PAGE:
Claudio Gratton: What My Mother Gave to Me
Pia’s death has moved me to think hard about my life, her life and what she gave to me to make me the person I am today. After all this is a memorial to Pia -- we are all here to remember who she was and to share our thoughts, stories and reflect on how she has touched each of our lives. The many talks in our family over the last month have made it clear to me that we can each write a book on Pia and what she means to us. I want to share with you what I think is one of the most important facets of the relationship between Pia and me, a mother and her son.
As I graduated from High School and moved to college I thought in my mind that I am finally becoming independent. Moving to college sounds like a trek to far away place, but for me it was a short 5 minute drive to Allen Hall. This made it very easy to come home on the weekends for the only decent food of the week.
While in college I would occasionally go shopping with my mom and I would often be in situations were I would find something I liked, such as a sweater and I would bring it to the counter to pay. Before I could do anything, Pia would have her credit card out and was handing it to the clerk. I would always object “Hey, cm’on I’m in college now. I have a job, you don’t have to do this!” Pia would always reply with a smile and light laugh, “When you graduate from college -- then you can buy your own things. But right now, I want to do this.” Insisting didn’t help. I would just shrug my shoulders and say “Va be’...” (I occasionally could sneak paying for a cappuccino though).
Just this past year I found myself in a very similar situation: This time it was in Berkeley where I am a graduate student. We went to dinner to a nice Italian restaurant. I had every intention of paying the bill but again she grabbed the check and gave it to the waiter with her credit card (she loved her credit card). This time I was determined, “You said that when I graduate from college and got a job (I consider graduate school like having a job) that I could pay for you!” Again Pia in her most sincere voice said “I don’t think you understand. Io sono la mamma. I am the mom and as long as I am the mom I will pay!” It was difficult to argue against that fact. In moments like this she was also like a little kid who had gotten into the cookie jar, she would say under her voice, “Just don’t tell your dad about this.” Mother one minute, sibling the next.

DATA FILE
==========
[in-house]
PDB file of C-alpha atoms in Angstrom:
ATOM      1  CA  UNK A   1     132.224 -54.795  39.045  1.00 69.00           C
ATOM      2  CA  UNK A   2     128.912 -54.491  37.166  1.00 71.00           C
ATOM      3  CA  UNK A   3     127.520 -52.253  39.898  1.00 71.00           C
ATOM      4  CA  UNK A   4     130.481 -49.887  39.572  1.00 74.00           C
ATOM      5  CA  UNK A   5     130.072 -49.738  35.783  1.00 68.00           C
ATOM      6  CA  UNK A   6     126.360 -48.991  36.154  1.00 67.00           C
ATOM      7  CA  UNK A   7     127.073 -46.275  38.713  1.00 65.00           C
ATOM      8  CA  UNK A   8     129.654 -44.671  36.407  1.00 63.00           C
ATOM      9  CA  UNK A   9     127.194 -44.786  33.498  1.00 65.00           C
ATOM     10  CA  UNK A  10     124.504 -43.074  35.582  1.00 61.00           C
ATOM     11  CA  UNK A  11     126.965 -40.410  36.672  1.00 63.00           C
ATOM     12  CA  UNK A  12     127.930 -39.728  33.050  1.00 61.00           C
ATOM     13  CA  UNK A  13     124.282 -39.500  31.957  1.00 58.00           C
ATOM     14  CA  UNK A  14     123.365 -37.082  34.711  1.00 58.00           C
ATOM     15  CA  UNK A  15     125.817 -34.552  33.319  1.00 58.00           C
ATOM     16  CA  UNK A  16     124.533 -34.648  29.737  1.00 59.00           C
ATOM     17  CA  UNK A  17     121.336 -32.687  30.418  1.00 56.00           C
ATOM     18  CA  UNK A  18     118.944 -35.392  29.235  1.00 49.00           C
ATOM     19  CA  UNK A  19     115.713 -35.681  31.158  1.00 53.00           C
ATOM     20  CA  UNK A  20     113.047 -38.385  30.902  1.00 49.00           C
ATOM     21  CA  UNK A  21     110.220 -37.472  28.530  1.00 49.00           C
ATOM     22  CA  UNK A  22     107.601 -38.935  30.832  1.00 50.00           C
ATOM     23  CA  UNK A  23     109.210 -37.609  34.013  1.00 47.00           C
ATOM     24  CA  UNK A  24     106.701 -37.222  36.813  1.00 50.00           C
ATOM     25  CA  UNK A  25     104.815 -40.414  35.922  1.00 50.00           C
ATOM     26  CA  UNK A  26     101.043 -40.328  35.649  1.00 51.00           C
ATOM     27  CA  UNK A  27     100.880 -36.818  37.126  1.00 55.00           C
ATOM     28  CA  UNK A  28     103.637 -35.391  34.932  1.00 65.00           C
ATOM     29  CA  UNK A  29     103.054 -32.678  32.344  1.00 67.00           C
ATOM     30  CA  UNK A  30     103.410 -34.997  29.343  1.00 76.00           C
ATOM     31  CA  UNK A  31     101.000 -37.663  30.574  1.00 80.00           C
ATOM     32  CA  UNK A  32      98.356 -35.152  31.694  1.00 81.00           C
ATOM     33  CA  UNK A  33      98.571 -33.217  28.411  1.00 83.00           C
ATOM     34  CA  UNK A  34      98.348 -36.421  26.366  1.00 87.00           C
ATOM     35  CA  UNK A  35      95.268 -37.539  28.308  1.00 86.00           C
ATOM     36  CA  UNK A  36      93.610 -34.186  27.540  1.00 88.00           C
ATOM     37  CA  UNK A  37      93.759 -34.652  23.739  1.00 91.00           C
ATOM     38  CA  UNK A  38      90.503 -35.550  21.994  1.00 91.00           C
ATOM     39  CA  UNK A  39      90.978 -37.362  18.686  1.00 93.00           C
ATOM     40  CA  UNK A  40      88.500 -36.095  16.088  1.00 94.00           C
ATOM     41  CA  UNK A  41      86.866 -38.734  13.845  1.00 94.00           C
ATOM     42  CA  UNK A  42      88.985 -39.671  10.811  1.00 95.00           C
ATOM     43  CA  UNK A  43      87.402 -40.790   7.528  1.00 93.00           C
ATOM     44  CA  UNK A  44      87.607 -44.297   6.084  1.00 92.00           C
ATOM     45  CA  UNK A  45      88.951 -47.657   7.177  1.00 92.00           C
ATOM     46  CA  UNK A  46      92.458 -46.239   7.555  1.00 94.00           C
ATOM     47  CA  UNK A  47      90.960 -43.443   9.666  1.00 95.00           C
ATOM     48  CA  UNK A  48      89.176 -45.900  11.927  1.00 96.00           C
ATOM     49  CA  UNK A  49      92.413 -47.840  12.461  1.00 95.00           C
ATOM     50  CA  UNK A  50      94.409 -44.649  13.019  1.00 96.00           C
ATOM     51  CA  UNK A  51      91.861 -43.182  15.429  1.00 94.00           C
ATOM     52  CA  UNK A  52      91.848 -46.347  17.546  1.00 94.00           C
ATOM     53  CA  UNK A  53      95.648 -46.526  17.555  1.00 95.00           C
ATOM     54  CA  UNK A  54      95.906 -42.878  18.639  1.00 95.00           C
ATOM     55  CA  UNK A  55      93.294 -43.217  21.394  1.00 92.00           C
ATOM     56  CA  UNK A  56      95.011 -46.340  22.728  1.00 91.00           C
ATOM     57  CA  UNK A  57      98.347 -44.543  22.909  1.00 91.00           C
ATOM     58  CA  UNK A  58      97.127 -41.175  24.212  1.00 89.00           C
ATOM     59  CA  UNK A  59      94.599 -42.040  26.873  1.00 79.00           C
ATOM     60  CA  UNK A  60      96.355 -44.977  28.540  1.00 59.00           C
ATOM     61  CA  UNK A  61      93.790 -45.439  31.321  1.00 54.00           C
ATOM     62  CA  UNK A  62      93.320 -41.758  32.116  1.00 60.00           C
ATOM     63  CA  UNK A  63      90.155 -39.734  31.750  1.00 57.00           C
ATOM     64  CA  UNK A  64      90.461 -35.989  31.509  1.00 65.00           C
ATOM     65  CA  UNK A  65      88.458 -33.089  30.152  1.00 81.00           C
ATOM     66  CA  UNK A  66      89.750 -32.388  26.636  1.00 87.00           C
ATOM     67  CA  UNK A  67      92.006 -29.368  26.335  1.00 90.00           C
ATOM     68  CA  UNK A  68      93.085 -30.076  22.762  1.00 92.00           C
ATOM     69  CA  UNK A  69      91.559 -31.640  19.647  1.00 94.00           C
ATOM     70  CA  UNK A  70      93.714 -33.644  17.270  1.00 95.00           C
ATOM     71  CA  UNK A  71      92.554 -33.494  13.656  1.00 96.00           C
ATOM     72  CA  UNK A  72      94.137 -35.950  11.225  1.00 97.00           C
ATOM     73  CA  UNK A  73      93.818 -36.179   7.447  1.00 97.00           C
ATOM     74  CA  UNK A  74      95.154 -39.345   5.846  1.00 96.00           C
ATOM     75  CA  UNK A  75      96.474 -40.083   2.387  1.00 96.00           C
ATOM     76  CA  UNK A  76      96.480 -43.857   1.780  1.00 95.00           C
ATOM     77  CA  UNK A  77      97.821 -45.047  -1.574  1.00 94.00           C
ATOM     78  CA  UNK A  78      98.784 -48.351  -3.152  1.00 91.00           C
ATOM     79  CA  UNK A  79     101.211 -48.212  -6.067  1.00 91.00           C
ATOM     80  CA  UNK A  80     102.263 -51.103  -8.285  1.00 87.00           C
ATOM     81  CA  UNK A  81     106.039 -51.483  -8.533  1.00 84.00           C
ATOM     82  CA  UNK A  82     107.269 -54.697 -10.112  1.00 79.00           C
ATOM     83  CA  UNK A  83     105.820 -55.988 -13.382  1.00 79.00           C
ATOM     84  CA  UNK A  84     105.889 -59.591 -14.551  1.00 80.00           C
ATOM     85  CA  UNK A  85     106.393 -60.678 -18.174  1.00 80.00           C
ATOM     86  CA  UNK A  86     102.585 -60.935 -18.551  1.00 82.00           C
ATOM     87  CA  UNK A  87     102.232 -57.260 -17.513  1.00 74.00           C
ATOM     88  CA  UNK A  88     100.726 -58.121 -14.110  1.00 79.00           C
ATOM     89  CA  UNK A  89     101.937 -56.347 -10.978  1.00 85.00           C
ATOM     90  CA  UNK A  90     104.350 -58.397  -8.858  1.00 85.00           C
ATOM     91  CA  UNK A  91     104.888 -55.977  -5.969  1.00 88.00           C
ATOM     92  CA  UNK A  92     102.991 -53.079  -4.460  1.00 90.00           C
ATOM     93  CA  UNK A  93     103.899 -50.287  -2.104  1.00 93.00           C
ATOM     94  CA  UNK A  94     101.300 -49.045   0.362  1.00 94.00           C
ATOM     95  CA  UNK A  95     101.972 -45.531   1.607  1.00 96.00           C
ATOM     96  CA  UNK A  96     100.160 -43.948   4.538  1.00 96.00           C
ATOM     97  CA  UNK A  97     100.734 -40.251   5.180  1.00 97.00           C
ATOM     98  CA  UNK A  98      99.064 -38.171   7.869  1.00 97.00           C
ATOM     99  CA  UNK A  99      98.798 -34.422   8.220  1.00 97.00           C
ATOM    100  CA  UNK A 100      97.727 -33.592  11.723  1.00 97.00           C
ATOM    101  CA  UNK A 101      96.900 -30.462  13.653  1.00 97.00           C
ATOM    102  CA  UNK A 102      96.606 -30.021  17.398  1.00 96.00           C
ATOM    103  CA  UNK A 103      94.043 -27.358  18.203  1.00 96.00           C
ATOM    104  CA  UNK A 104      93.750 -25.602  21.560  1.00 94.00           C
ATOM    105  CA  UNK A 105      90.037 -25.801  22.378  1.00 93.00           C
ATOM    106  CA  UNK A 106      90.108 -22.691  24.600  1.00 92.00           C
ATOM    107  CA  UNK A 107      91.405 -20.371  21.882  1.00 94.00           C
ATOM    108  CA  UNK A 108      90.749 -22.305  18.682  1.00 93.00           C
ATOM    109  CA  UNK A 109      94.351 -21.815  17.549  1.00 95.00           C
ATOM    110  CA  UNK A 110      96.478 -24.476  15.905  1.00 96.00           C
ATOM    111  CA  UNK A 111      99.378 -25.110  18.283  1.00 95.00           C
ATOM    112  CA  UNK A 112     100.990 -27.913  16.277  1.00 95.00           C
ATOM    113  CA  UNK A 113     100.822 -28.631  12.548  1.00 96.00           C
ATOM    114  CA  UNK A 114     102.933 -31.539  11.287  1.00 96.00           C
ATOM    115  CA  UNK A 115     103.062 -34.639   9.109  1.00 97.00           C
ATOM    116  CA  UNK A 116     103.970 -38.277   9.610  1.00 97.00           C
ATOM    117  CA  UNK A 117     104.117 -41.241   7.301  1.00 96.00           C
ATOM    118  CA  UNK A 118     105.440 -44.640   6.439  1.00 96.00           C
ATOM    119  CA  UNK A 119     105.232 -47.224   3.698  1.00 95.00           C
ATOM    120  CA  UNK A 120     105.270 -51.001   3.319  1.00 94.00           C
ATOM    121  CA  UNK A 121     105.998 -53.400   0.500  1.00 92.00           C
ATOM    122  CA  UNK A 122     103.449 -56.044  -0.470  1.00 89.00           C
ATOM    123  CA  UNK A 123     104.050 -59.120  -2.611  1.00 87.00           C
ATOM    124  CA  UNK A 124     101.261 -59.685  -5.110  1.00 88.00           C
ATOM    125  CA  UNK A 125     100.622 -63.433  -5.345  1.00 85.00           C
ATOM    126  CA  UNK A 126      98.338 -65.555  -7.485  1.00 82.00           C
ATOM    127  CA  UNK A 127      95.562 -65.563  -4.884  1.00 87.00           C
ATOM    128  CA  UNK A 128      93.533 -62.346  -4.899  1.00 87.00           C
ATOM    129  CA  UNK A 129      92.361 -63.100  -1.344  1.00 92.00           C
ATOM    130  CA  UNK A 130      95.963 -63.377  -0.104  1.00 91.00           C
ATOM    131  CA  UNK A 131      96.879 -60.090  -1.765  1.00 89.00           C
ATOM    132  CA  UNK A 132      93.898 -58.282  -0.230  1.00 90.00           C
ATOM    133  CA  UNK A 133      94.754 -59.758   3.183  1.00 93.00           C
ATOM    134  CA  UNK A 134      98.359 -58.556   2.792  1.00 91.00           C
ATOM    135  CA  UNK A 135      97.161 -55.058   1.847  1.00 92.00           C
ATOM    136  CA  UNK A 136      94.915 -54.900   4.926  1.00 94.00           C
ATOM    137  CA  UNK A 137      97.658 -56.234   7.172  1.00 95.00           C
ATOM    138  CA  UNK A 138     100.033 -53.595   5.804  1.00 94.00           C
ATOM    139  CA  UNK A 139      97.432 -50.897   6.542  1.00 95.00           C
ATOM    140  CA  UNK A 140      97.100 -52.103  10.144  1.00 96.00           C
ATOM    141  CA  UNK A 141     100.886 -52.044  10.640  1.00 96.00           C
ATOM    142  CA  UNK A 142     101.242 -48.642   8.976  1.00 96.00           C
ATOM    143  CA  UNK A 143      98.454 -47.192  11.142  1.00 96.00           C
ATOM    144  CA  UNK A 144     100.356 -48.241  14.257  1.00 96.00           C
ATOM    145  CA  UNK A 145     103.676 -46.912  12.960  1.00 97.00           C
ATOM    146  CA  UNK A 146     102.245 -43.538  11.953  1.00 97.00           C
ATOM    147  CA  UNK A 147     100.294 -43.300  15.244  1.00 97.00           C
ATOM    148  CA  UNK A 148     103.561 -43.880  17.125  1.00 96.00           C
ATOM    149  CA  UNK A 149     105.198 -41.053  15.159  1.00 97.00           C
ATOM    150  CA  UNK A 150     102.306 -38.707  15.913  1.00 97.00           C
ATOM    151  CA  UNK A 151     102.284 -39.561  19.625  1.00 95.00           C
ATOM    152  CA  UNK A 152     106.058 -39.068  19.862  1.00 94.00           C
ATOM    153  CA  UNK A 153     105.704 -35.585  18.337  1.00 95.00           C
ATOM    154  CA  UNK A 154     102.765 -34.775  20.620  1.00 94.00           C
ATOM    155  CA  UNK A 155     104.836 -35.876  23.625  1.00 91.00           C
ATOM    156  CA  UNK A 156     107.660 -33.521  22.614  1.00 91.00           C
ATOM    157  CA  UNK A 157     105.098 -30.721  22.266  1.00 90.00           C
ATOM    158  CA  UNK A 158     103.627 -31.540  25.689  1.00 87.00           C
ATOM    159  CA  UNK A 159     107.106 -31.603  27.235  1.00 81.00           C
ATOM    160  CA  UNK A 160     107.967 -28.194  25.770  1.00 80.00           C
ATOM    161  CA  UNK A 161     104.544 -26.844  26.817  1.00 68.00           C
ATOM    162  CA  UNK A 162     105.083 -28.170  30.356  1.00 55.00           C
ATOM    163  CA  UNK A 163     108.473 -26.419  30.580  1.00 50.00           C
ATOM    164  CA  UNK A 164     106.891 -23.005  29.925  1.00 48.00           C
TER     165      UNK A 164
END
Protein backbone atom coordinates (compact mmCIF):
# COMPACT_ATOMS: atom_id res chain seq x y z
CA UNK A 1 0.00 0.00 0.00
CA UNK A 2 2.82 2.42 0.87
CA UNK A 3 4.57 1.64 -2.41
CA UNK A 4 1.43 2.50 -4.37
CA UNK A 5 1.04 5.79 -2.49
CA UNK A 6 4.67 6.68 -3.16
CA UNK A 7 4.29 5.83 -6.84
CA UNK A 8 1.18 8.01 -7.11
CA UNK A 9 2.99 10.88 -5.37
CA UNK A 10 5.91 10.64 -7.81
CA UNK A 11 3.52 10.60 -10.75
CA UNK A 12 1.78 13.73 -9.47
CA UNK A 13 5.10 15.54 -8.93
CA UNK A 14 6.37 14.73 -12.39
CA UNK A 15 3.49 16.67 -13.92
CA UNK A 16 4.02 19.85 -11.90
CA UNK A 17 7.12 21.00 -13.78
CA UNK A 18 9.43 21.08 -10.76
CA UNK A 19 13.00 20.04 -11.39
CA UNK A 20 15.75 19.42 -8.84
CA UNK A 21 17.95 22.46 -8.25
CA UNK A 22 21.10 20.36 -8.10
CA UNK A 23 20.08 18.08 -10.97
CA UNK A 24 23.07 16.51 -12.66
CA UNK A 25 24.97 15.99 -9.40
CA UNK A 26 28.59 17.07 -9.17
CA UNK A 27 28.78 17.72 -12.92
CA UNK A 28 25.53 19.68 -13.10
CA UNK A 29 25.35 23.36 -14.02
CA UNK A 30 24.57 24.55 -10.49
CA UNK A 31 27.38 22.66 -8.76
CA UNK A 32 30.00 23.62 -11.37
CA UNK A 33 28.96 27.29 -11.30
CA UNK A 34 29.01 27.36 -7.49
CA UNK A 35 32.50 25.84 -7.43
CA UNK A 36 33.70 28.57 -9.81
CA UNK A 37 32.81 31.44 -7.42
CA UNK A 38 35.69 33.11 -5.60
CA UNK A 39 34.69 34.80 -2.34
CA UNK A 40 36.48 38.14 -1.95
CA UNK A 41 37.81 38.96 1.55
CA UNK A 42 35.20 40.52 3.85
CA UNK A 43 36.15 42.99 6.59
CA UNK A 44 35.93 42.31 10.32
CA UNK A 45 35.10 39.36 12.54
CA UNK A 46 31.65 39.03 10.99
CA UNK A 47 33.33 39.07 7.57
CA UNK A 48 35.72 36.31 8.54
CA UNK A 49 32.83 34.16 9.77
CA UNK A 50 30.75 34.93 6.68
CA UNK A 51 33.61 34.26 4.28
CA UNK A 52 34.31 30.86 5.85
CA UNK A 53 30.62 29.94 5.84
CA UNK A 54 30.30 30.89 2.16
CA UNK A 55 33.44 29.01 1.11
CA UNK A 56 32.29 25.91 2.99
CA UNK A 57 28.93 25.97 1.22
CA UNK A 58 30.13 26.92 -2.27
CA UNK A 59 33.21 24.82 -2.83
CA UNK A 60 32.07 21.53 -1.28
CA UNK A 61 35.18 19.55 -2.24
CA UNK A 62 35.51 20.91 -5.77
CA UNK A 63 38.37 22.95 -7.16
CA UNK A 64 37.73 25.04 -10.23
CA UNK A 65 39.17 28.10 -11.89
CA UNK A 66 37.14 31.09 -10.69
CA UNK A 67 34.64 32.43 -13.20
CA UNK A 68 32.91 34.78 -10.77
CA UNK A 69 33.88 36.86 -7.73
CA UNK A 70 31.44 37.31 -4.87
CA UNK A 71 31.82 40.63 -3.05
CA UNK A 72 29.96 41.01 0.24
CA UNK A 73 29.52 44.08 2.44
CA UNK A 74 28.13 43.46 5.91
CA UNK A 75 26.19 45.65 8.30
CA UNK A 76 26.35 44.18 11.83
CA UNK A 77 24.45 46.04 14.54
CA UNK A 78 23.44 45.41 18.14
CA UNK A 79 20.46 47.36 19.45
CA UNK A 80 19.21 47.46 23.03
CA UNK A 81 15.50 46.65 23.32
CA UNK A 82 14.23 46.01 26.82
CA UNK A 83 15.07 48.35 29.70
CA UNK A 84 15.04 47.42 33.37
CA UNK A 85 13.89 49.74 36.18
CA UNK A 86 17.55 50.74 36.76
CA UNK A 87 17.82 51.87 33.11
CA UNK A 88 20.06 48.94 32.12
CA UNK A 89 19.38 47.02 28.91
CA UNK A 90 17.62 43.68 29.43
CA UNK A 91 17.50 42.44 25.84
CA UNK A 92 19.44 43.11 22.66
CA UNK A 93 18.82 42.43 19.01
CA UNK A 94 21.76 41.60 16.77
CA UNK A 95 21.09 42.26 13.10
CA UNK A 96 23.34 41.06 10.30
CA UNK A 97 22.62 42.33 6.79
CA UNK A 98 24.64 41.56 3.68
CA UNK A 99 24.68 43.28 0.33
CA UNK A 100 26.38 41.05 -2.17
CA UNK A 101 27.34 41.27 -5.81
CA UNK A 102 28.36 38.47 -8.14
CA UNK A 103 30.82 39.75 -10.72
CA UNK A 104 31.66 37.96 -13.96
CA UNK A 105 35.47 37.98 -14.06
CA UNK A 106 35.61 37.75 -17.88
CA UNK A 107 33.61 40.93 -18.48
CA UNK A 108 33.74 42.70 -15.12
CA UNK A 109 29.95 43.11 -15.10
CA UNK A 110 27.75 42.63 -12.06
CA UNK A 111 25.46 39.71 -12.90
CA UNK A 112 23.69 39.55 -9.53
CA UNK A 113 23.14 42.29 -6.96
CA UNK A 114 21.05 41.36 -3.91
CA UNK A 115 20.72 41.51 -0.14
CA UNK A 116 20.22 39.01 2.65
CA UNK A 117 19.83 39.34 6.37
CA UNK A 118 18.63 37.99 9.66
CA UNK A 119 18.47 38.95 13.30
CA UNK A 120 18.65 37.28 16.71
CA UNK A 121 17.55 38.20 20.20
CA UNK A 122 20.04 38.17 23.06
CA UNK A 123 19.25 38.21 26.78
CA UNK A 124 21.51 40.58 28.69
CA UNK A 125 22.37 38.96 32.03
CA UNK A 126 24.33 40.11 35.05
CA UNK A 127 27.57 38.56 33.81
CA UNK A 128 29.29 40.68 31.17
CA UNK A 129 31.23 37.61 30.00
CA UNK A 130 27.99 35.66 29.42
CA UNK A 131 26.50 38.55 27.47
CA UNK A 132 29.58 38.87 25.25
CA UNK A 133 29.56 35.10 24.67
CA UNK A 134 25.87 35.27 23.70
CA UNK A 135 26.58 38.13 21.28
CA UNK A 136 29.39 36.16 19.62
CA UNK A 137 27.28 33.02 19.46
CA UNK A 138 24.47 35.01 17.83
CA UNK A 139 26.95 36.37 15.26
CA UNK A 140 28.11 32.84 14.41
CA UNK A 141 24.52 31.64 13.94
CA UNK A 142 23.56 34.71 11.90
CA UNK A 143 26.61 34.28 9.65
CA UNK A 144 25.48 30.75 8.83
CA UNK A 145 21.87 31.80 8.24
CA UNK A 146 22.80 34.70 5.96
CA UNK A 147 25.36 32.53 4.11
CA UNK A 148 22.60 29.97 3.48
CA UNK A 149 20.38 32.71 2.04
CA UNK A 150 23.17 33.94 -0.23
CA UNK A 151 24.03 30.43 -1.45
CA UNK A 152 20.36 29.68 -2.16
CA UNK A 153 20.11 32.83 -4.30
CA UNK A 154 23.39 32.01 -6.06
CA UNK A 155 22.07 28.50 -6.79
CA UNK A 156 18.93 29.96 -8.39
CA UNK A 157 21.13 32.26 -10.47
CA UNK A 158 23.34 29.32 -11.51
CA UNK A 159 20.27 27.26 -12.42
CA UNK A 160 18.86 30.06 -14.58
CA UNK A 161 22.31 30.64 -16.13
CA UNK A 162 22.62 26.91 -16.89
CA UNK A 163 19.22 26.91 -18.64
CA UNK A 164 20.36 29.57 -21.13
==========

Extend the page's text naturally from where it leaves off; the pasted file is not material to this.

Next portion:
There was a great irony being played out in the dynamic between Pia and I. Like most young people of my age I was looking for independence. I don’t think I really knew what that was or what it meant (maybe I still don’t). I wanted to move out of the house. I tried demonstrating my financial independence. I wanted to show to her what I was able to do with my life.
But Pia was a very unique mother. In raising Fabio and I she was more like an equal than a mother. She was our sister -- sometimes just as capricious and hard-headed as we were. Unlike many other mothers she rarely told us that loved us. [This might seem odd at first but instead, for me, was completely unneccessary]. She demonstrated to us how much she loved us by what she did for us. Actions were worth their weight in gold to her. In that vein, Pia opened the door for me and said in not so many words “You want independence? Here you go.” She never smothered me with overprotective rules or curfews or ever told me what I should do with my life. Although she once jokingly suggested I become a doctor I know she wasn’t serious (what mother doesn’t suggest that?) -- Pia simply told me to do whatever made me happy. That was the essence of her guidence. To her it didn’t matter what I did as long as it was what I wanted to do and it made me happy. Forget about what might be convient at the time or easy to do or what other people want you to do. I am sure it never crossed her mind that she would want me to be an entomologist. You are nothing if you don’t follow your own dreams.
The irony is here: I wanted to demonstrate to her my independence -- but what I didn’t realize is that I had that freedom all along. She had given me as much independence as I would ever want without my even asking. She was silently proud of everything I did and upon looking back I know I really never had to prove anything to her. I didn’t have to pay the check at that dinner. But more importantly, I was also unable to recognize that by giving me so much space she had instead built a bond between us that could never be severed. An independence that I could never achieve -- nor that I would want to attain.
She will always be my special mother.
She helped me build my ship. She gave me the sails and a gentle nudge. She knew that if she did her job right -- as unorthodox as it might seem -- my journey would be safe and she would have much more to be proud of. Well, the ship has charted through college, part of graduate school, a marriage to my beautiful wife Brenda, a wonderful relationship with my family including my father Enrico, my brother Fabio and sister Valentina. And the journey clearly isn’t over.
It is only now that I have been able understand what she has done for me. That freedom that she was so willing to give -- those ideas of independence she instilled in me even as small child -- the unconditional love and trust -- defined who I would be. These same ideals have also given me hope and direction in this most difficult time.
Strictly speaking, I would not be here without Pia. Without me even knowing it though, she made me who I am.